Considering this “evolution”, is it a sane decision to have non-programmers, or “normal people”, to have access to the “source code” of the text they produce? Shouldn’t they be simply focused on writing, having simple tools to intuitively add extra value to their content?
The answer may be obvious and here’s where technology comes to the rescue — it’s the re-birth of RTEs.
JSON and Custom “Data Models”
One proposal that we’ve seen out there recently is that, as we don’t have to think about users having access to source code, why not use this new, perfect data model to save content. It’s just about taking the data model from memory and stringifying it. The result: JSON.
The biggest problem with this, other than the total unreadability of this data format, is that it is a guarantee for interoperability issues. You’ll hardly find system or conversion tools that will allow you to use such data in other places.
Conclusion: JSON is for machines. Not even programmers can handle it.
Pitstop 2: Conclusions So Far
We’ve set some important design decision:
- NEVER give access to “source code” to authors.
- DO USE a high quality, well configured RTE. Let authors focus on writing.
- DO PRODUCE rich-text. Really rich, with the additional semantic value, media references and anything that makes content much more than just words.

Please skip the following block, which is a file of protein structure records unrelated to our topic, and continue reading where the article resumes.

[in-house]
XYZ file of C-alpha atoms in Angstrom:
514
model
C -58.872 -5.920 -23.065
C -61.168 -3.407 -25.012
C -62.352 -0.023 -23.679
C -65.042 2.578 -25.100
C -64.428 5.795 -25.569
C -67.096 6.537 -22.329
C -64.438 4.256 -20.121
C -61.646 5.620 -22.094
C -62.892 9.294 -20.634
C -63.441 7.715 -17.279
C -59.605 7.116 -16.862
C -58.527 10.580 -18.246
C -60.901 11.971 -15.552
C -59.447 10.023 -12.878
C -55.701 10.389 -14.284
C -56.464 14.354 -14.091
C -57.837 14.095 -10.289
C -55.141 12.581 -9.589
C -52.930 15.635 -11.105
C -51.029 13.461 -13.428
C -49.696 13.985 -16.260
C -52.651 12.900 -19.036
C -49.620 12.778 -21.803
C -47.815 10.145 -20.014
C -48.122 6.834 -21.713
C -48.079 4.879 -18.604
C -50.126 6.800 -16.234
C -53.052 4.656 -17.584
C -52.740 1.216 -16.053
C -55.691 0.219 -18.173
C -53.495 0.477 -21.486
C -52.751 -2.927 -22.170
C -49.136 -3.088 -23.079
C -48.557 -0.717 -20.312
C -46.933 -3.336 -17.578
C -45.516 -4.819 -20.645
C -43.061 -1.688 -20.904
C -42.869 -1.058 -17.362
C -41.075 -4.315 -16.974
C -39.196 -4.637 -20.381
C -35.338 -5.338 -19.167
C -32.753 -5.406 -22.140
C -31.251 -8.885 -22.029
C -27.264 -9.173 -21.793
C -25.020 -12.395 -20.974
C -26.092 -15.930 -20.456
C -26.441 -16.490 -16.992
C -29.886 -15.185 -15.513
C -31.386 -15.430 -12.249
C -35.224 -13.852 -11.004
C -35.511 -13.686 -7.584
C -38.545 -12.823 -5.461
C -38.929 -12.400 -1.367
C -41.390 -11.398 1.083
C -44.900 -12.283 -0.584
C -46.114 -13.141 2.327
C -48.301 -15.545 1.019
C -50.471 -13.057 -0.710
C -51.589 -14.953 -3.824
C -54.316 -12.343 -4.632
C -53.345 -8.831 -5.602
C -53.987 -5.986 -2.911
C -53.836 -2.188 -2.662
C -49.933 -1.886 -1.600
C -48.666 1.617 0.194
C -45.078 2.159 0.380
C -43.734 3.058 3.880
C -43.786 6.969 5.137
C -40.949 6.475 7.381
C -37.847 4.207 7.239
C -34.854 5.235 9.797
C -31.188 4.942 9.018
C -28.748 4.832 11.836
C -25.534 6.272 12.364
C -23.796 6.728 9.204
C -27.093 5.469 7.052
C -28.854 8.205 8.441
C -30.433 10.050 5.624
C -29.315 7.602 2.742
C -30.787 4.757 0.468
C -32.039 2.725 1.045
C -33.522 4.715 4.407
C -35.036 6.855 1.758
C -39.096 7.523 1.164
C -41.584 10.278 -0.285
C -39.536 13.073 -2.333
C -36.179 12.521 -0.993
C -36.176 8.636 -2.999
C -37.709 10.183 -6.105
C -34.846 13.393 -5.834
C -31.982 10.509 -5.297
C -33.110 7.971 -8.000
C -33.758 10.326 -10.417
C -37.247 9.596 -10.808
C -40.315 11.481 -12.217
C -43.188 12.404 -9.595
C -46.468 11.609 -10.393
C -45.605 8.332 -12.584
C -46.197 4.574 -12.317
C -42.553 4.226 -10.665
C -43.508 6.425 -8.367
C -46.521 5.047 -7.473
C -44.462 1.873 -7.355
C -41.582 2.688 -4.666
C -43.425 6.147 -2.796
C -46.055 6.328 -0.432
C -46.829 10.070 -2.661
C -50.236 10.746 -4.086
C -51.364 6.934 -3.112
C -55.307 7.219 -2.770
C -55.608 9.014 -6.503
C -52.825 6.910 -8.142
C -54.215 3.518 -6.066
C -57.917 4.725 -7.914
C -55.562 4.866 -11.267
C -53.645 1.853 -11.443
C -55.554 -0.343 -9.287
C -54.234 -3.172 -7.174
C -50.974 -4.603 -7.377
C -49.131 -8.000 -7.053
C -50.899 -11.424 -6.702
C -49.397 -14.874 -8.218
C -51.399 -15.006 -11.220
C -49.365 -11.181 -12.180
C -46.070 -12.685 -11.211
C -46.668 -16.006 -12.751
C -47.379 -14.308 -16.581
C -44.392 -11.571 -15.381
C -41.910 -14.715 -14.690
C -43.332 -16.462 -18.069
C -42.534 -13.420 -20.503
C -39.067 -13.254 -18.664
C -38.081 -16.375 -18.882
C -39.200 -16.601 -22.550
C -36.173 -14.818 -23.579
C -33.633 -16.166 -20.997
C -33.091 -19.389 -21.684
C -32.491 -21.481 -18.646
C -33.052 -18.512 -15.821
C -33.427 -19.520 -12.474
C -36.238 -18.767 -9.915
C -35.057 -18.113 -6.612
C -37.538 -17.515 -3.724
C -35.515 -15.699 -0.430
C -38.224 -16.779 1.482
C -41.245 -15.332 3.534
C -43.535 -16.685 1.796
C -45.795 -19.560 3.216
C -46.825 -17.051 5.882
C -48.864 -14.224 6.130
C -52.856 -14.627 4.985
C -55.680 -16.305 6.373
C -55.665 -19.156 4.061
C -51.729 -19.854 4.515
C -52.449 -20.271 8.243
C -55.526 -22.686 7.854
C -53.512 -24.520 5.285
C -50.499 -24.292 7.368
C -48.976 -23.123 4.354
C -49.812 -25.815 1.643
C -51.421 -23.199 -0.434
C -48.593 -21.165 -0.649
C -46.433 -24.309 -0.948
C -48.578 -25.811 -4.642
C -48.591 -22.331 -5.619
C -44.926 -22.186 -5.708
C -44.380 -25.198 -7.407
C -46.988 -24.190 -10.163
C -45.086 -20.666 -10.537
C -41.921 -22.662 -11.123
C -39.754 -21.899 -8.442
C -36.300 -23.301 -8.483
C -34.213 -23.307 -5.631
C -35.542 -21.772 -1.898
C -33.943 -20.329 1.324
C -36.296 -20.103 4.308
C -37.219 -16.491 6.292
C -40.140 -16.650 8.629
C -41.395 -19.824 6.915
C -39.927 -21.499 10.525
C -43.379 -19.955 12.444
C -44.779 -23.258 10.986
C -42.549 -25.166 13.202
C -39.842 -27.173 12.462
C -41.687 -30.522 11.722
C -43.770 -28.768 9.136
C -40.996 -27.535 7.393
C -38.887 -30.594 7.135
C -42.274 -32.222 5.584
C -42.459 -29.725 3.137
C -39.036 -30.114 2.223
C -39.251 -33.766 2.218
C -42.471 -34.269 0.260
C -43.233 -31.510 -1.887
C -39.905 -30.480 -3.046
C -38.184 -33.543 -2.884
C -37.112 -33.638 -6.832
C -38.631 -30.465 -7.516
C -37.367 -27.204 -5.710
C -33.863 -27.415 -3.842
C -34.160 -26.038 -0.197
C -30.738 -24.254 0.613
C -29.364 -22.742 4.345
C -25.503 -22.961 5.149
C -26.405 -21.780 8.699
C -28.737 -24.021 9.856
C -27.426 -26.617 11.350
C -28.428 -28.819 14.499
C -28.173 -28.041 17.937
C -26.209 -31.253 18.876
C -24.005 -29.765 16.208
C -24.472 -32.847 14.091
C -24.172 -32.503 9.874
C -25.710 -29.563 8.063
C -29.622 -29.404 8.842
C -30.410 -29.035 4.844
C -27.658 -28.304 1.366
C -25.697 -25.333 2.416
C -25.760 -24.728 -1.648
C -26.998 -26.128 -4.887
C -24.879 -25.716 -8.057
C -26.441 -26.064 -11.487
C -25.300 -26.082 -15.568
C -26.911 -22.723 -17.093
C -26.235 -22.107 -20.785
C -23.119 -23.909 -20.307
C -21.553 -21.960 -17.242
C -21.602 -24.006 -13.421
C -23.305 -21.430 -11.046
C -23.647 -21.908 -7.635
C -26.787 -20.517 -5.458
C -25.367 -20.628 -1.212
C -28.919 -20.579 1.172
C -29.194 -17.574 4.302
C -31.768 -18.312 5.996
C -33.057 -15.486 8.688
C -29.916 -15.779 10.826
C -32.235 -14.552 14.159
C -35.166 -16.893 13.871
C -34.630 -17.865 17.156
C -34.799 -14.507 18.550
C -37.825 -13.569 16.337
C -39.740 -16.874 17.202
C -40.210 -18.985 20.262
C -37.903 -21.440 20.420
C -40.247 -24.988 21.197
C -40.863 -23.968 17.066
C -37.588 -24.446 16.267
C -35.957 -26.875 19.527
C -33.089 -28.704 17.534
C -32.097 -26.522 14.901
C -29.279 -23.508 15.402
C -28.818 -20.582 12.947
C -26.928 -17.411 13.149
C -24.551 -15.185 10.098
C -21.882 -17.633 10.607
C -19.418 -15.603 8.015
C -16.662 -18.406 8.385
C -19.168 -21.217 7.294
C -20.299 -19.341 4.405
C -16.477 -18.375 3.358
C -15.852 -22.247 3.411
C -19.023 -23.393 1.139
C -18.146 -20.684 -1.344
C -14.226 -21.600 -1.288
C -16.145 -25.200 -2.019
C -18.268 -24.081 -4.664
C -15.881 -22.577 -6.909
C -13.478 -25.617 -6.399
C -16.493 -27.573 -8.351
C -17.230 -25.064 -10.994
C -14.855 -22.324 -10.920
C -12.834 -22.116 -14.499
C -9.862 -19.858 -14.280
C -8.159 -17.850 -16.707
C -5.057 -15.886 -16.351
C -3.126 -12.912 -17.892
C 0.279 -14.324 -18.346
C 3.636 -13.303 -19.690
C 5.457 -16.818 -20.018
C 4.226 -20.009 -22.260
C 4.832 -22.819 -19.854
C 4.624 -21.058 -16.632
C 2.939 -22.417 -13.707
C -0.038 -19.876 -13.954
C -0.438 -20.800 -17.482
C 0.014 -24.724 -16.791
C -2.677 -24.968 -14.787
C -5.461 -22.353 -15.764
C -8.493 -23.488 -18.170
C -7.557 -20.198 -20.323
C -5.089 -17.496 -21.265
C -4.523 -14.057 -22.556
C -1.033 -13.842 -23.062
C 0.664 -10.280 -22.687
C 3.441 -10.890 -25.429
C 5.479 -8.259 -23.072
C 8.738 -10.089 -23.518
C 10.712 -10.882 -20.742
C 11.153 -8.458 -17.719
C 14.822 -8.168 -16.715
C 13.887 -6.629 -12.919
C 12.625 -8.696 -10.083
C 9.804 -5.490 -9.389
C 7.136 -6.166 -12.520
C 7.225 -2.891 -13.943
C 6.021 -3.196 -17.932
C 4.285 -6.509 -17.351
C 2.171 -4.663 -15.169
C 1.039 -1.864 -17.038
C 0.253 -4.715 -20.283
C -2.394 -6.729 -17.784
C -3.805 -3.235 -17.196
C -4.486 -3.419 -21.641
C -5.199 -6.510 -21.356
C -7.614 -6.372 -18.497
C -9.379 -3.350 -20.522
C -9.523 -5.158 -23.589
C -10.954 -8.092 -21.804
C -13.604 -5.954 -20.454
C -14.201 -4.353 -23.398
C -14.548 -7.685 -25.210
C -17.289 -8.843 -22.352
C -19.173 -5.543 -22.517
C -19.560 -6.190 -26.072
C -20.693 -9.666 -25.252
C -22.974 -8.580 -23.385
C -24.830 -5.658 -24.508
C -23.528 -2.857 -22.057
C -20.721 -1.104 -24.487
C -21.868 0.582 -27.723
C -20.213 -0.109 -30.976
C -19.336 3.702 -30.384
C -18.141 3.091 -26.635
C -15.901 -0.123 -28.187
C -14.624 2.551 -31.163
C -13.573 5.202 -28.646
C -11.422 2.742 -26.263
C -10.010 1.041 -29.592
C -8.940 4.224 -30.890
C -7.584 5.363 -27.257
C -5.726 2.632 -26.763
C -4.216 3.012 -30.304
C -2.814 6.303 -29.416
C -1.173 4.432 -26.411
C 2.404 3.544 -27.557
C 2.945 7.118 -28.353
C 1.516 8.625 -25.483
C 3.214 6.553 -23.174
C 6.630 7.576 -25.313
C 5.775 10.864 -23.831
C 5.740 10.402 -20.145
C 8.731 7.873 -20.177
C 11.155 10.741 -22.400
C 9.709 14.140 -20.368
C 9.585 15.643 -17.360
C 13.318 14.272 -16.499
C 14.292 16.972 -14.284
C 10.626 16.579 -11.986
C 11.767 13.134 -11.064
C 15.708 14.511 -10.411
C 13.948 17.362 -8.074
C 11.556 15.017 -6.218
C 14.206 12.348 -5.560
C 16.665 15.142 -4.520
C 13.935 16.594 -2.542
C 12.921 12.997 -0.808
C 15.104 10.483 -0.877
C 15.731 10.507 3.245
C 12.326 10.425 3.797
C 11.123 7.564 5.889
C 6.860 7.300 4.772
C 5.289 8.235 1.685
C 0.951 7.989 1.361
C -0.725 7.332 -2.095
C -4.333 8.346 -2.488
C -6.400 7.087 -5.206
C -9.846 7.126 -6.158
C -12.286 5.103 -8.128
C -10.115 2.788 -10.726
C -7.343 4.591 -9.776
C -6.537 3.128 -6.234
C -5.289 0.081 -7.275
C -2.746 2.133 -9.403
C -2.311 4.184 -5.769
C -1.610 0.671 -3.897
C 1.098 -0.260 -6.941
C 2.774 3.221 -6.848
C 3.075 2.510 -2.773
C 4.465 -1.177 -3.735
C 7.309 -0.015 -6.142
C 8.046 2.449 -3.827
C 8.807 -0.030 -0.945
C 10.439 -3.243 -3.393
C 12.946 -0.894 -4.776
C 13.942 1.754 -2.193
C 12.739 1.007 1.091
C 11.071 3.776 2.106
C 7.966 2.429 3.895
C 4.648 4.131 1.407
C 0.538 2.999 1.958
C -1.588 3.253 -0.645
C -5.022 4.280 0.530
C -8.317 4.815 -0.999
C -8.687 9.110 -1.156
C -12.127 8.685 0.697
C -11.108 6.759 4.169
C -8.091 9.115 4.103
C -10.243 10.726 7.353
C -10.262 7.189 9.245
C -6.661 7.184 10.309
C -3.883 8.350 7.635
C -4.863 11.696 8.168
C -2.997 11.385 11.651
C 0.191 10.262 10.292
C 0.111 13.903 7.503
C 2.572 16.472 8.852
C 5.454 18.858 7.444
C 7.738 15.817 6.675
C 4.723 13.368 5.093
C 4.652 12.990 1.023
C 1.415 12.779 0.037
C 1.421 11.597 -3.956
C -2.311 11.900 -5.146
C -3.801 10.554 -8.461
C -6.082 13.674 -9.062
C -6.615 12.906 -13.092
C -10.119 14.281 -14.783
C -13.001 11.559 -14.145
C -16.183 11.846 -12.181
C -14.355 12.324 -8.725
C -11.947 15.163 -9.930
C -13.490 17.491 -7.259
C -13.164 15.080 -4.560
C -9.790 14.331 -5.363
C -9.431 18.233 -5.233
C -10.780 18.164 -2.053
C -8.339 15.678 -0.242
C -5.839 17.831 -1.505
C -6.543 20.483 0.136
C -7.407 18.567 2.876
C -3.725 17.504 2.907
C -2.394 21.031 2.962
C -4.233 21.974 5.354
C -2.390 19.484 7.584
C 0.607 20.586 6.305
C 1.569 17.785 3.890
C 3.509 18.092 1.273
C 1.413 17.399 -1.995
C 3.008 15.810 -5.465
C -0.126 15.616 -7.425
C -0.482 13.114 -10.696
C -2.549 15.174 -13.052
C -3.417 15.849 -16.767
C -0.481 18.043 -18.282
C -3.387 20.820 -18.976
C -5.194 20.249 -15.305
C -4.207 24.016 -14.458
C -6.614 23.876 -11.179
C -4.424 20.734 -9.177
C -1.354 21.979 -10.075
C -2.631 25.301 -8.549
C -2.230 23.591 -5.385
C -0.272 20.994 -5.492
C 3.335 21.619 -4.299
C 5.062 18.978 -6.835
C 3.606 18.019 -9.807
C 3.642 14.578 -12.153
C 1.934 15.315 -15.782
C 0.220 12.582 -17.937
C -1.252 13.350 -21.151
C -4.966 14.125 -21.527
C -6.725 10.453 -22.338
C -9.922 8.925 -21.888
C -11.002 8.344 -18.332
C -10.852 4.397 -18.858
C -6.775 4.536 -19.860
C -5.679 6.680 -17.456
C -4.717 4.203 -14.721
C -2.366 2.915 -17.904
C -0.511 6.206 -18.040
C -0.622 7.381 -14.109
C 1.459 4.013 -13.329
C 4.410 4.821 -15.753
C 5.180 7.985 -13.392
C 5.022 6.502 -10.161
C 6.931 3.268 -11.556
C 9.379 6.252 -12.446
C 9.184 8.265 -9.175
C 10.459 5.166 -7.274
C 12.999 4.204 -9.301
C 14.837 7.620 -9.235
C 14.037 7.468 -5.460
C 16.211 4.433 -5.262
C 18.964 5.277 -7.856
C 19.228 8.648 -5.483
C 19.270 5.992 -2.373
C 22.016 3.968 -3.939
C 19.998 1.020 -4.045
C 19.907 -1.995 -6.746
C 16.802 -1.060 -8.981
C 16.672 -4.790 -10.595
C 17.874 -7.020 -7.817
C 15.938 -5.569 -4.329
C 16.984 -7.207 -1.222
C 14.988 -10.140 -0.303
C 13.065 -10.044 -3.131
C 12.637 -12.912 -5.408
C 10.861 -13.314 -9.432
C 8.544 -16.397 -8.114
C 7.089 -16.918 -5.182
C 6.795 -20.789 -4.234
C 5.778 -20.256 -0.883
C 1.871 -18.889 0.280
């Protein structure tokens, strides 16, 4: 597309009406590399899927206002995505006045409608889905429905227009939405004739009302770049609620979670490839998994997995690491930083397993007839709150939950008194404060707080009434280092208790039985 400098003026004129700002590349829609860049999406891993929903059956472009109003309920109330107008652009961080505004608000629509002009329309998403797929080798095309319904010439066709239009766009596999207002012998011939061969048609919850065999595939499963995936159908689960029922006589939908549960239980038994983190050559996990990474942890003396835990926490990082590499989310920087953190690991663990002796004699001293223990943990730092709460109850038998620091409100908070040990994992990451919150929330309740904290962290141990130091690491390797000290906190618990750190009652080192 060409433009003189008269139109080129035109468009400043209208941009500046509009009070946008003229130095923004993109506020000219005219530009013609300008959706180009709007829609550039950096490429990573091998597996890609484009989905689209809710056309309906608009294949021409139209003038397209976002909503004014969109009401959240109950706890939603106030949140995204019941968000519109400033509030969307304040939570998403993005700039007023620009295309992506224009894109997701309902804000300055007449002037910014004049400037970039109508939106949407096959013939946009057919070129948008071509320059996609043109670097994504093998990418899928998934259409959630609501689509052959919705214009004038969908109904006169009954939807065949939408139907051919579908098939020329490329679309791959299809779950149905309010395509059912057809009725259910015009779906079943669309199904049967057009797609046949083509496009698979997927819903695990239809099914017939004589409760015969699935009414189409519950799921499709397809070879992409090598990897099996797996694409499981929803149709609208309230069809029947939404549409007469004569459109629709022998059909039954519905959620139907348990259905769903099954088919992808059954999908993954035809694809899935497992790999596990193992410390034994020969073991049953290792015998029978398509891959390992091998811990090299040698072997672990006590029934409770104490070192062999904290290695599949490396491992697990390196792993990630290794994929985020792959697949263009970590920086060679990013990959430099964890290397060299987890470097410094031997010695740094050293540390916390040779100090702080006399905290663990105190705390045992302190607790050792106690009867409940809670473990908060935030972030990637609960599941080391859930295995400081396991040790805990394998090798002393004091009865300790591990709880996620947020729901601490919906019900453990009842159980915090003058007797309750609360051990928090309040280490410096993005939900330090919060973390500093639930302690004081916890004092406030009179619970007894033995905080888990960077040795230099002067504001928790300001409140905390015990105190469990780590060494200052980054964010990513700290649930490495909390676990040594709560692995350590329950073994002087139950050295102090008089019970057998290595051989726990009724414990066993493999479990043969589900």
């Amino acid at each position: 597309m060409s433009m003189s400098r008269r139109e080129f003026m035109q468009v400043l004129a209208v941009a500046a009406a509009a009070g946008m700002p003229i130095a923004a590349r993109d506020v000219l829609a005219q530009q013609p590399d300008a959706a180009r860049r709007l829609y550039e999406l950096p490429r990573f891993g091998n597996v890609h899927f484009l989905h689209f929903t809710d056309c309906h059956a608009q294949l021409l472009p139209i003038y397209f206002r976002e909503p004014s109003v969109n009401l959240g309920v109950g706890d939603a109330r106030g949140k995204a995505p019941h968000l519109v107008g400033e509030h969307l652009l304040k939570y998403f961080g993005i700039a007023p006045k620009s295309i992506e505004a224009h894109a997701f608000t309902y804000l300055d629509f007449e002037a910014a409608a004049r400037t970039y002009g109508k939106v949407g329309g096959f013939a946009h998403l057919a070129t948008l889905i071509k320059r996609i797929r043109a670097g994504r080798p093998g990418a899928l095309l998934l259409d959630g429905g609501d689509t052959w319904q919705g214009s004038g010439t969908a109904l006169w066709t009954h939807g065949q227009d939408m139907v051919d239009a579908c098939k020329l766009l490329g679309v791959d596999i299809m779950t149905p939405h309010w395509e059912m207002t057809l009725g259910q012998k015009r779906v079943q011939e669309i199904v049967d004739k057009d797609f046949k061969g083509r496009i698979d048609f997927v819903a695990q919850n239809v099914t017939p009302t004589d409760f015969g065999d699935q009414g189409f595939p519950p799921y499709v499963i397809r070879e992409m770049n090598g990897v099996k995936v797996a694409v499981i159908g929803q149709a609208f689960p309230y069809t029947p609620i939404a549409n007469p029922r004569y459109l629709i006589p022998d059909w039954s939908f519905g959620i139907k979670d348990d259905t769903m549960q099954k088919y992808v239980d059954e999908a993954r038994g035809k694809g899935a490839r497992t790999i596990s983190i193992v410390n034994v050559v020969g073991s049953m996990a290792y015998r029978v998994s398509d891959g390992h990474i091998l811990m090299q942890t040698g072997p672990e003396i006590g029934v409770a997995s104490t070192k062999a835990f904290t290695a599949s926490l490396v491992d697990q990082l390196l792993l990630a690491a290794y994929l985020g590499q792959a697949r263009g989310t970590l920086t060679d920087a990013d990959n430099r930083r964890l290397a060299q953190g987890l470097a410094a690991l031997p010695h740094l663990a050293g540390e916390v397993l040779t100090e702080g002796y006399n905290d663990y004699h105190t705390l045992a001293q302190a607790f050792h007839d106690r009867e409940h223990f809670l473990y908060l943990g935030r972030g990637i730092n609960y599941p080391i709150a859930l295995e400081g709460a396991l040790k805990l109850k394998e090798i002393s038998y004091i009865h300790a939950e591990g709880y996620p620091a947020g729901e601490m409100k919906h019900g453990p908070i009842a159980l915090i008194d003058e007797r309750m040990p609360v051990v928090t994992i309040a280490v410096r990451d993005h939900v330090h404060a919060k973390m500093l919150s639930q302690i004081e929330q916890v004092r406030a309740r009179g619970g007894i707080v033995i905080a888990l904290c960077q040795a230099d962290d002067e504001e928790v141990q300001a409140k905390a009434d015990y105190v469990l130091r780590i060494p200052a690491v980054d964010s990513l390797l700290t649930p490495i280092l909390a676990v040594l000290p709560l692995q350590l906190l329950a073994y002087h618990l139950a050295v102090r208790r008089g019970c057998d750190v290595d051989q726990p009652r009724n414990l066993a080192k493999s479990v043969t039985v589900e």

The above should help us with the final conclusion.
HTML —The Way to Go!
One of the big plusses of HTML is that it is a well-defined standard with well-known syntax. Out of the box, it covers many semantics. It includes accessibility features. No need to reinvent the wheel.
HTML is Interoperable
Note that I’m proposing here HTML as the data format to be used to save rich-text. I’m not in any way saying that such HTML is the way to then render the data. This means that it can really contain anything.
To clarify this, let me bring in an example. Let’s suppose that we want to include tweets as part of our content, just like Medium does. For example this tweet:
If we think about HTML as simply a rendering language, Twitter would let us know how to “embed” the above tweet. You would endup with something like this:
<blockquote class=”twitter-tweet” data-lang=”en”><p lang=”en” dir=”ltr”>Sunsets don't get much better than this one over <a href=”https://twitter.com/GrandTetonNPS">@GrandTetonNPS</a>. <a href=”https://twitter.com/hashtag/nature?src=hash">#nature</a> <a href=”https://twitter.com/hashtag/sunset?src=hash">#sunset</a> <a href=”http://t.co/YuKy2rcjyU">pic.twitter.com/YuKy2rcjyU</a></p>— US Dept of Interior (@Interior) <a href=”https://twitter.com/Interior/status/463440424141459456">May 5, 2014</a></blockquote>